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Re: find local computers



On March 2, 2004 08:13 am, Marty Landman wrote:
> At 08:48 PM 3/1/2004, Pete Nesbitt wrote:
> >ping cannot resolve a name, it can resolve a name to IP prior to sending
> >the packet, but it really doesn't care about names.
>
> So I can say ping -c1 penguin instead of ping -c1 192.168.0.160 if I
> already know the names of all my boxes on the lan. But what I want to do is
> have a way to find all those boxes, ip addr and host name. The host cmd
> seems fine for this, i.e. I've modified the script to run `host` for each
> ip adr found on the lan, though I haven't finished parsing it yet.
>
> >You may want to look at 'ping -b'  so send a broadcast ping, then collect
> >the results.
>
> I don't understand the man page, could you give an example please? I'd like
> to ping everything for
>
> 192.168.0. with netmask 255.255.255.0
>
> This is what I'm doing with the script now in fact, only I realize it's
> probably the hard way. At least I learned a little bash and awk though.
>
> >won't help the name resolution at all.
>
> But doing a host for each pingable ip works fine tbh so I'm happy with
> that.
>
> This script could actually be used to put together canonical hosts files,
> although it'd be lacking in hosts other than the server name for apache
> virtual hosts... hope I'm saying that right.
>
> Marty Landman   Face 2 Interface Inc.   845-679-9387
> FormATable  DB: http://face2interface.com/Products/FormATable.shtml
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Hi Marty,
to ping the 192.168.1.0/24 network use:
ping -c1 -b 192.168.1.255 (just use the broadcast ip for the network)

This will not work across a router. It also appears to show all but the 
primary system as duplicates packets, which would be bad, except that 
we are pinging the whole lan.

Here is a sample, but I only have 2 systems that are pingable (paranoia):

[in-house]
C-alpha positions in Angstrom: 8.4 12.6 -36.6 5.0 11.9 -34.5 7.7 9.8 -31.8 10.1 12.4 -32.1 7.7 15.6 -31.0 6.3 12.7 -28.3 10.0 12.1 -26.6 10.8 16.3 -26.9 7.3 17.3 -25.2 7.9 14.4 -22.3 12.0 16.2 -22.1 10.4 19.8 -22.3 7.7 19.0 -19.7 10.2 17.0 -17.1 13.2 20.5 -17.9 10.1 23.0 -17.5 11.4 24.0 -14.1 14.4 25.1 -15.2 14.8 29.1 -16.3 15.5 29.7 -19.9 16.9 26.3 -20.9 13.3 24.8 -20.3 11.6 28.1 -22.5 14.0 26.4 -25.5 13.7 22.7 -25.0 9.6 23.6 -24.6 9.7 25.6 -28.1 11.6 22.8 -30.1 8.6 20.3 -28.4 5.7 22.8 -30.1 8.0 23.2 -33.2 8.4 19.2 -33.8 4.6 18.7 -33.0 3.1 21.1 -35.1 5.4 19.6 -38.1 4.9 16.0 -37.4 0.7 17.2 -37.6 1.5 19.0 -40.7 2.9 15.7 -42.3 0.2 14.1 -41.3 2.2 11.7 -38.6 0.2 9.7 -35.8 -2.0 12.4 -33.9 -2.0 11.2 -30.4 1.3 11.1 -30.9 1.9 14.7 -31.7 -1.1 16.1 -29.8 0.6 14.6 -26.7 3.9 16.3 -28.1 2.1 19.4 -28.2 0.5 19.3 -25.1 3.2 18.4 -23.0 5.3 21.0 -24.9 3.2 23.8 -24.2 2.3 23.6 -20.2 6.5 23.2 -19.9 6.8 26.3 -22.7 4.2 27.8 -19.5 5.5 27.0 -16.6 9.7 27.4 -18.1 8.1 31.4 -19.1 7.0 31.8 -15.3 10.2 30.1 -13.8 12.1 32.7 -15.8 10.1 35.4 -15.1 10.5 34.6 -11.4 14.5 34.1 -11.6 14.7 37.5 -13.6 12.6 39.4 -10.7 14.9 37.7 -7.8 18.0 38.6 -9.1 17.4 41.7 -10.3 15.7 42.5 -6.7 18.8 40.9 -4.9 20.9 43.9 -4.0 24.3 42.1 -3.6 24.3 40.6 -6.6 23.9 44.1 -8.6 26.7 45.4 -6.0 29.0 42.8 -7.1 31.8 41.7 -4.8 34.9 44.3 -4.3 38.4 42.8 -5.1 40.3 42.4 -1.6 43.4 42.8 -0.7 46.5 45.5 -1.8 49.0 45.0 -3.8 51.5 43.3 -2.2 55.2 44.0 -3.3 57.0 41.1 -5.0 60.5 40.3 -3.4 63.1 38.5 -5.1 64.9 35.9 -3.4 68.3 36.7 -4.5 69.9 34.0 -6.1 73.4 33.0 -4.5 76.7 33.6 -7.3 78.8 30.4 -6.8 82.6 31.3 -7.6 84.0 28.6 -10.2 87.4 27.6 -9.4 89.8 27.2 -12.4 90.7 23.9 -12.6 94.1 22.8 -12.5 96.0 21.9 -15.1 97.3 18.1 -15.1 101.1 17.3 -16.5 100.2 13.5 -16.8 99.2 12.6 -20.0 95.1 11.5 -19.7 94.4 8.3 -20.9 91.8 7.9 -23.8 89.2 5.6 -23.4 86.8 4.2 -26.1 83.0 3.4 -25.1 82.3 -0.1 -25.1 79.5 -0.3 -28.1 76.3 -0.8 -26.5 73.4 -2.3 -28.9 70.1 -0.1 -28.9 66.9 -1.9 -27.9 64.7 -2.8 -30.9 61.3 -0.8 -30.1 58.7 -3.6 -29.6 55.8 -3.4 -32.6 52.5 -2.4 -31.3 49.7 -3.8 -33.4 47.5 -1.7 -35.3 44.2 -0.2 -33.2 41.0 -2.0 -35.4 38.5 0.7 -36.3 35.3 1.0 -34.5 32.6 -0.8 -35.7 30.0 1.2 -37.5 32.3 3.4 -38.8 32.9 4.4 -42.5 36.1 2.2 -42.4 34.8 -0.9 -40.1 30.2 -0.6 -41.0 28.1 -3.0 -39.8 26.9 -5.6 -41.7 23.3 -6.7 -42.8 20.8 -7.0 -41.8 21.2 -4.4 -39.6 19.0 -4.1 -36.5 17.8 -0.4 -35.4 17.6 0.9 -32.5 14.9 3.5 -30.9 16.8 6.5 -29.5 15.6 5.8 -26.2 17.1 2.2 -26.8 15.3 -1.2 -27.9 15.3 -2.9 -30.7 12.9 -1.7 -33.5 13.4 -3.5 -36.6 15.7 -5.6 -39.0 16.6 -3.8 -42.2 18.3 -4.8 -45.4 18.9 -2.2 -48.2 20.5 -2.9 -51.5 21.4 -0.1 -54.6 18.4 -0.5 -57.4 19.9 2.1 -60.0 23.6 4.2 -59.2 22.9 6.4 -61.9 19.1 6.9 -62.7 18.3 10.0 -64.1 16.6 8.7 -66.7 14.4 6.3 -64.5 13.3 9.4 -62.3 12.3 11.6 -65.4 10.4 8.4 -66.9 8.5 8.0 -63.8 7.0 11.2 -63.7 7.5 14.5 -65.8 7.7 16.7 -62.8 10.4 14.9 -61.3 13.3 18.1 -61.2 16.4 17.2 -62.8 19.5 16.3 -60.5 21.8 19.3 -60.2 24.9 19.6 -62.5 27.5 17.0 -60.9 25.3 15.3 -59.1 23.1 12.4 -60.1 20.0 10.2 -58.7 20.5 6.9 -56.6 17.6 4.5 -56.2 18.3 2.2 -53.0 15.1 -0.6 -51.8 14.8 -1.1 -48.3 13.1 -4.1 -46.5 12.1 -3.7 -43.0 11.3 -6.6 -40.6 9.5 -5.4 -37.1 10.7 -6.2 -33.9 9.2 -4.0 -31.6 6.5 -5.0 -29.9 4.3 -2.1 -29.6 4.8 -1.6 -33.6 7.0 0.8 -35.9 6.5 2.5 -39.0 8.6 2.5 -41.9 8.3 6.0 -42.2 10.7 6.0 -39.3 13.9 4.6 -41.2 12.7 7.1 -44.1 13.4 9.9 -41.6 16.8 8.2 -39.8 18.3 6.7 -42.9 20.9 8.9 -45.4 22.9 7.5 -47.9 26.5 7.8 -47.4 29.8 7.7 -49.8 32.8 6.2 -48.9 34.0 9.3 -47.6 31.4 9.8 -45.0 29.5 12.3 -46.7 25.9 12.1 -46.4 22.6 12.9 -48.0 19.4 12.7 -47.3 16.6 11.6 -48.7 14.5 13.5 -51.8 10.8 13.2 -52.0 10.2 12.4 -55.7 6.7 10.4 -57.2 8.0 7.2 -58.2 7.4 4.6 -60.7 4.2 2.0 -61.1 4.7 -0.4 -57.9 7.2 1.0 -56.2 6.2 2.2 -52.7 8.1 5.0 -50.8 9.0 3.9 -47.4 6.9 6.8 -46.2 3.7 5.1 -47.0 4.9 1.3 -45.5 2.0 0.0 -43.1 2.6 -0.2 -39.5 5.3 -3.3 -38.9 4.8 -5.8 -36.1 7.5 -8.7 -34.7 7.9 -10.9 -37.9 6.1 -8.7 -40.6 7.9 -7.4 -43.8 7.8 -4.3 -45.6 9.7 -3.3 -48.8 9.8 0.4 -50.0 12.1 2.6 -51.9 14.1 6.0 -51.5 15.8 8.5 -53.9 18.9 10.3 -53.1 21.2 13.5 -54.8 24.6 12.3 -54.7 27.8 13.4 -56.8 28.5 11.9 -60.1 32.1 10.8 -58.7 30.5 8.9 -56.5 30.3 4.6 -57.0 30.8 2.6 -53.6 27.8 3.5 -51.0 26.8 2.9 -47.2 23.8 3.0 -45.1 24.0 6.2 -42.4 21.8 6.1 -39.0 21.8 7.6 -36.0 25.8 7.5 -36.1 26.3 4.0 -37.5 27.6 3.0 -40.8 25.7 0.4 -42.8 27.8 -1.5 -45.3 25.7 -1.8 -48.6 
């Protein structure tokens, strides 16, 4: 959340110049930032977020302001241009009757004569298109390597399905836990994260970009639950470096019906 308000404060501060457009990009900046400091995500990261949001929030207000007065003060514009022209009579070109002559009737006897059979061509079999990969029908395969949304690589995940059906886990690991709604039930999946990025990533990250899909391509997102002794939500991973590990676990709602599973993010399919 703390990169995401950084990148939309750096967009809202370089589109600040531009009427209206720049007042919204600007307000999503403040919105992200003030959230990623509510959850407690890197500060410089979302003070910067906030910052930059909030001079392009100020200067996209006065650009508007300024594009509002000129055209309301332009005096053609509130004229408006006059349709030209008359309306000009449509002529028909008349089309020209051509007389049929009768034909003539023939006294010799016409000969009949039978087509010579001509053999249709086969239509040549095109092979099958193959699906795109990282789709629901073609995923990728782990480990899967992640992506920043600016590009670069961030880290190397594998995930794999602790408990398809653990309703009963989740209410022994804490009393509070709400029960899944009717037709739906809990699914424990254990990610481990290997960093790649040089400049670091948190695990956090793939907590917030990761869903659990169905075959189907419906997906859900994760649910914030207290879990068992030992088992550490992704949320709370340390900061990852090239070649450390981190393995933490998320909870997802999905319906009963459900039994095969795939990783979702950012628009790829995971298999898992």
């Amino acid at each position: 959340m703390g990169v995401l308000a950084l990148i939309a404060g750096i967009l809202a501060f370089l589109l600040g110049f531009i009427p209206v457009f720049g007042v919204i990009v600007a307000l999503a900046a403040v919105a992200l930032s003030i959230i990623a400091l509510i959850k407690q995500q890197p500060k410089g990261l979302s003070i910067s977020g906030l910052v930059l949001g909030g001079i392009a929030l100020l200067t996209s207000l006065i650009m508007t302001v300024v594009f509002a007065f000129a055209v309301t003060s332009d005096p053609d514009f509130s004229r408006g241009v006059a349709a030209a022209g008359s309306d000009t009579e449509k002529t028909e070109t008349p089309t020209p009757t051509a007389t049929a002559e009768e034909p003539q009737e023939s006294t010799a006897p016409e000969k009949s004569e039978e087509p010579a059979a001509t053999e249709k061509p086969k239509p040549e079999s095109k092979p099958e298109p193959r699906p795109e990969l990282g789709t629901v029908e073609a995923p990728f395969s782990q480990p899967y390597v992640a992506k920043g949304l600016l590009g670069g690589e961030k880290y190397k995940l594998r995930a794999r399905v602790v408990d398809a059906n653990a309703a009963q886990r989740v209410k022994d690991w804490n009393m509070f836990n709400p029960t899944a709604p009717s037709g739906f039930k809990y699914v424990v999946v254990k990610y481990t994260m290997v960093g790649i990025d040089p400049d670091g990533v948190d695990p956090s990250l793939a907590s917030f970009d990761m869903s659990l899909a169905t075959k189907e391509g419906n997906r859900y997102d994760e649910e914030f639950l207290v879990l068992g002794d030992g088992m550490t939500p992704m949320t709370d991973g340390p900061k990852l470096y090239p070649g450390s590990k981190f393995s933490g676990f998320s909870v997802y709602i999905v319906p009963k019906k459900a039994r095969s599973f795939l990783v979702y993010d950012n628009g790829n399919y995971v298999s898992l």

pete nebula temp$ ping -c1 -b 192.168.1.255
WARNING: pinging broadcast address
PING 192.168.1.0 (192.168.1.0) 56(84) bytes of data.
64 bytes from 192.168.1.50: icmp_seq=0 ttl=64 time=0.061 ms
64 bytes from 192.168.1.4: icmp_seq=0 ttl=64 time=0.192 ms (DUP!)

Do you have a local dns server?  I beleive you need a reverse DNS lookup 
for the 'host' command name to work.
If you have a local dns server for the LAN, then try this:
(mine fails as I have no reverseDNS)

I set this not to wrap, but your email client may...
1st: test at command line:
pete nebula temp$ ping -c1 -b 192.168.1.255 2>/dev/null|grep "^64"|awk '{print $4}'|awk -F: '{print $1}'>>/tmp/ip_numbers
pete nebula temp$ while read IP_NUM; do host $IP_NUM; done < /tmp/ip_numbers
Host 50.1.168.192.in-addr.arpa not found: 3(NXDOMAIN)
Host 4.1.168.192.in-addr.arpa not found: 3(NXDOMAIN)
pete nebula temp$

so in a script:
LAN_BDCAST="192.168.1.255"
IP_NUMBERS=/tmp/ip_numbers
IP_HOST_FILE=/tmp/ip_2_hostnames
echo "">$IP_NUMBERS
echo "">$IP_HOST_FILE
ping -c1 -b $LAN_BDCAST 2>/dev/null|grep "^64"|awk '{print $4}'|awk -F: '{print $1}'>>$IP_NUMBERS
while read IP_NUM
 do
  host $IP_NUM >> $IP_HOST_FILE
 done <$IP_NUMBERS
 
...you get the idea.


Expanding your script to create the named files would be a great exersice, 
however, it would be of questionable value, because as I see it, you will need 
to have the DNS & reverseDNS working before you can retreive the names to 
match to IP's.

I don't know how you could get the Virtual Hosts if they are name based. 
They do need to be in DNS, so if you knew all the VH's you could ping the 
name to get the IP, but that is a different script again. The thing is you can 
only ping an IP, (pinging a name just causes a dns lookup prior to the ping) 
and the name based virtual host aspect is relavent to Apache and to DNS 
(or /etc/hosts), not the IP address.

Hope that helps.
-- 
Pete Nesbitt, rhce




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